Open Data, Data Protection, and Group Privacy
The debate on Open Data and Data Protection focuses on individual privacy. How can the latter be protected while taking advantage of the enormous potentialities offered by ever-bigger Open Data and ever-smarter algorithms and applications? The tension is sometimes presented as being asymmetric: between the ethics of privacy and the politics of security. In fact, it is ultimately ethical. Two moral duties need to be reconciled: fostering human rights and improving human welfare. The tension is obvious if one considers medical contexts and biomedical Big Data, for example, where protection of patients’ records and cure or prevention of diseases need to go hand in hand (Howe et al. 2008; Groves et al. 2013).
Currently, the balance between these two moral duties is implicitly understood within a classic ontological framework. The beneficiaries of the exercise of the two moral duties are the individual vs. the society to which the individual belongs. At first sight, this may seem unproblematic. We work on the assumption that these are the only two “weights” on the two sides of the scale. Such a framework is not mistaken, but it is dangerously reductive, and it should be expanded urgently. For there is a third “weight” that must be taken into account by Data Protection, that of groups and their privacy. Privacy as a group right is a right held by a group as a group rather than by its members severally. It is the group, not its members, that is correctly identified as the right-holder. A typical example is the right of self-determination, which is held by a nation as a whole.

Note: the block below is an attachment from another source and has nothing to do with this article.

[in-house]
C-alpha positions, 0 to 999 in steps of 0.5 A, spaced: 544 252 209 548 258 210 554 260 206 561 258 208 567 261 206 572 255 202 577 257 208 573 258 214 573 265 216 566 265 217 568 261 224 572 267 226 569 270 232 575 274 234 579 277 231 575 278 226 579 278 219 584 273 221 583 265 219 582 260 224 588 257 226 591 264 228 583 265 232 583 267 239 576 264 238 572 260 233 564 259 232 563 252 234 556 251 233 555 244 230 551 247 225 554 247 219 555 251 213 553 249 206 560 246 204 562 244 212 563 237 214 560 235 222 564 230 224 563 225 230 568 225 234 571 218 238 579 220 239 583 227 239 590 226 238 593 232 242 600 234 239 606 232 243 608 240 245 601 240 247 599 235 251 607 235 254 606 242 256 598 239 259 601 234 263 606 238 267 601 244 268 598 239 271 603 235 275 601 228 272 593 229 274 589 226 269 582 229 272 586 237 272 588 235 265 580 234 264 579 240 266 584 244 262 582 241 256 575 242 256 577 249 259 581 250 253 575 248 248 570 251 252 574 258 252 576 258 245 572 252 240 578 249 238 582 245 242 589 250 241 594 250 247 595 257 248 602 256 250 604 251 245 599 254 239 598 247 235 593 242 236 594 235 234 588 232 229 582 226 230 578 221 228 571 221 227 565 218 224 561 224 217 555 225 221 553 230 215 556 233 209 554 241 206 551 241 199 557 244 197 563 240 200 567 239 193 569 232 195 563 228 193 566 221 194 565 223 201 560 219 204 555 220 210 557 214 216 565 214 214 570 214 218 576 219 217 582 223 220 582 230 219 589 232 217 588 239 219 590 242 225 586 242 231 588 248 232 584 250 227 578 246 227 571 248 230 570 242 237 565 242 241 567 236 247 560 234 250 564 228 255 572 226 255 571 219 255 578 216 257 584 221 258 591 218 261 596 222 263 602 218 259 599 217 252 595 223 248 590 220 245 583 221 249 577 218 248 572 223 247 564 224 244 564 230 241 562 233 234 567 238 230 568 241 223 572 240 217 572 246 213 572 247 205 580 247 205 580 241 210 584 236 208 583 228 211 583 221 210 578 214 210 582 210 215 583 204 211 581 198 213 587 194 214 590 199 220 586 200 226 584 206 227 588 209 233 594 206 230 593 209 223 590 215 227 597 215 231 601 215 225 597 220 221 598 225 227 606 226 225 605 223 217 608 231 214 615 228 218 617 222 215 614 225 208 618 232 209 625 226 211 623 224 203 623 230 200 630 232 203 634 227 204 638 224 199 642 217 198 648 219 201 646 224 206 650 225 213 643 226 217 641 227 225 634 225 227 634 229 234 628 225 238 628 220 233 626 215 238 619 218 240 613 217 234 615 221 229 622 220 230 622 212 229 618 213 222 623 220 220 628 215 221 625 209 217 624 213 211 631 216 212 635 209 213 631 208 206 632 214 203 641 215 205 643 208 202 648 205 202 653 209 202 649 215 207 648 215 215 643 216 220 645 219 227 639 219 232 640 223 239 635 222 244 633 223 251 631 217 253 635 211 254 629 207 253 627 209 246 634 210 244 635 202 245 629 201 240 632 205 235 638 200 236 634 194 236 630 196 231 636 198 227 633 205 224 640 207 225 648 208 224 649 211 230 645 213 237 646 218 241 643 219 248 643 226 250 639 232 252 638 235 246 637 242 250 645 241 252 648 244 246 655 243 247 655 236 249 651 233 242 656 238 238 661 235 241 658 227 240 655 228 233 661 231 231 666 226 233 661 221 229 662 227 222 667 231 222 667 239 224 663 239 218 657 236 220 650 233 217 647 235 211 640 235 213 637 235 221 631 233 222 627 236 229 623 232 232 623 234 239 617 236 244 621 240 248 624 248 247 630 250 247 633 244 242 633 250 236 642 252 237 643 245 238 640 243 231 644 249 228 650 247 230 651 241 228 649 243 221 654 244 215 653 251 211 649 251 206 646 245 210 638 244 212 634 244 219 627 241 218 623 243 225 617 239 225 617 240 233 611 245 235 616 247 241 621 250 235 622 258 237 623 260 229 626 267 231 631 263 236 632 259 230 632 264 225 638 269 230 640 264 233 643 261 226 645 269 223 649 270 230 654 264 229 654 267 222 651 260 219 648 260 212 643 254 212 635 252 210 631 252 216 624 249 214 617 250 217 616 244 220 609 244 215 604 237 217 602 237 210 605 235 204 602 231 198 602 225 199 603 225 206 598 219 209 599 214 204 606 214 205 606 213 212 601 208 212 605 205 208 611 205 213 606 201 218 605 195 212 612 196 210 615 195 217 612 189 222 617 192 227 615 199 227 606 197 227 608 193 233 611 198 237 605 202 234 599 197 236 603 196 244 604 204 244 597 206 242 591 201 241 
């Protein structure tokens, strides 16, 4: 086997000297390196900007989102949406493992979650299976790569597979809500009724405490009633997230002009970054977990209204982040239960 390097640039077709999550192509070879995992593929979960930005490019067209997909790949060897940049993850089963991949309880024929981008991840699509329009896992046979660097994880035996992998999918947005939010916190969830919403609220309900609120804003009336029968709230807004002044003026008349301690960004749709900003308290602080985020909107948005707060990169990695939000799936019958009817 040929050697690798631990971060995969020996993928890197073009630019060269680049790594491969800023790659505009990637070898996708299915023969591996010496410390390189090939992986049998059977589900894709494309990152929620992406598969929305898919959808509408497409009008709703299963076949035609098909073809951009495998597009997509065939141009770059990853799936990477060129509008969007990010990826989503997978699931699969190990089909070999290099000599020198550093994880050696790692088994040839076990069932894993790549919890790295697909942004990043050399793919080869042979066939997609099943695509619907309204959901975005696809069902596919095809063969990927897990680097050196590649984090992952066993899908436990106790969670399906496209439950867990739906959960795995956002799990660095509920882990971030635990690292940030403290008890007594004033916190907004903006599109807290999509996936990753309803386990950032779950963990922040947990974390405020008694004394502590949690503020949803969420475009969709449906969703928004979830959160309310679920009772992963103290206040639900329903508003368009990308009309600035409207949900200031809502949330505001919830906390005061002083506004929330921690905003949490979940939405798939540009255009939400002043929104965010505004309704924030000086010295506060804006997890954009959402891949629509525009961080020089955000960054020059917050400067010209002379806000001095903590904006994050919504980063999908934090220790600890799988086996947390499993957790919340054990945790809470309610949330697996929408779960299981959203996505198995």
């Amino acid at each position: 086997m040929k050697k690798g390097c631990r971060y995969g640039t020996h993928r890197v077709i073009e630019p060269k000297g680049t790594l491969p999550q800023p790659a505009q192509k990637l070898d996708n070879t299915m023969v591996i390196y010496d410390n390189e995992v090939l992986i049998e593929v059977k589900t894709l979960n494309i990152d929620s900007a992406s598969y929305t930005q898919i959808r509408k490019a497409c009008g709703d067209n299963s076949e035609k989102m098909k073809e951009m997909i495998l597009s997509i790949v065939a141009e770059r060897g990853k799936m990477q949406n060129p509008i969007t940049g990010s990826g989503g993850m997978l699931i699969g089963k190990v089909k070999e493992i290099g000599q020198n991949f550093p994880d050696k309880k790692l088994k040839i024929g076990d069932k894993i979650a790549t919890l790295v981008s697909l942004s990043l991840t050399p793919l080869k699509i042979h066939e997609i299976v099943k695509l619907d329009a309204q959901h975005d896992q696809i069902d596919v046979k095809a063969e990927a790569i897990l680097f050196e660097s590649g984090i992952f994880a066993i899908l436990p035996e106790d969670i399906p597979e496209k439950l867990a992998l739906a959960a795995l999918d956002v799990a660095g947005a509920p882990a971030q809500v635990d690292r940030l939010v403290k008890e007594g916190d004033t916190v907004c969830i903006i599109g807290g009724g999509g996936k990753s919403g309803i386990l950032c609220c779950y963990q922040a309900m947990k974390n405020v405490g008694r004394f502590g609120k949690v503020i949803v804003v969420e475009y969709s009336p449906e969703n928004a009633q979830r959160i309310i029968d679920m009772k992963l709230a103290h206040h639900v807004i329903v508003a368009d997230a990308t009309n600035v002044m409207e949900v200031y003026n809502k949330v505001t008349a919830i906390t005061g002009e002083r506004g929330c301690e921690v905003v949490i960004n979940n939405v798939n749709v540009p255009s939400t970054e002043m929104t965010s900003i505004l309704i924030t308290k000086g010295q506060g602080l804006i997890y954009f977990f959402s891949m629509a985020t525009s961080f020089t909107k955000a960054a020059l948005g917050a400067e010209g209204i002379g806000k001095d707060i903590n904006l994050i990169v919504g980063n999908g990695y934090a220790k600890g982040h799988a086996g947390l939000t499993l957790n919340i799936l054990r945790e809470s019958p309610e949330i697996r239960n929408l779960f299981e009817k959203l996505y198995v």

The idea that groups may have a right to privacy is not new (see for example Bloustein (1978, 2003)) and it is open to debate (Bisaz 2012). But it has not received the attention it deserves, although it is becoming increasingly important. This because, by far, most people are not targeted by ICTs as individuals but as members of specific groups, where the groups are the really interesting focus, as carriers of rights, values, and potential risks. Think of owners of such and such kind of car, shoppers of such and such kind of food, people who like this kind of music, or people who go to that kind of restaurant, cats owners, dogs owners, people who live at that kind of postal code address, carriers of a specific gene, people affected by a certain disease, … Open Data is more likely to treat types (of customers, users, citizens, demographic population, etc.) rather than tokens (you, Alice, me…), and hence groups rather than individuals. But re-identifiable groups are ipso facto targetable groups. It is therefore a very dangerous fallacy to think that if we protect personal data that identify individuals, the protection of the groups will take care of itself.
Such an “atomistic” ontology—take care of each member separately and the group will automatically be fine too—is at the roots of current European legislation. This defines a “Data Subject” as:
An identified or identifiable person to whom specific personal data relates. It is someone who can be identified, directly or indirectly, in particular by reference to an identification number or to one or more specific factors (physical, physiological, mental, economic, cultural, social). (European Commission, Justice, Data Protection, Glossary).
As a consequence, both the 1995 Directive and the new Directive under discussion focus on individual persons. Here are the two texts for comparison (emphases added):
and, even more restrictively (notice the “natural”):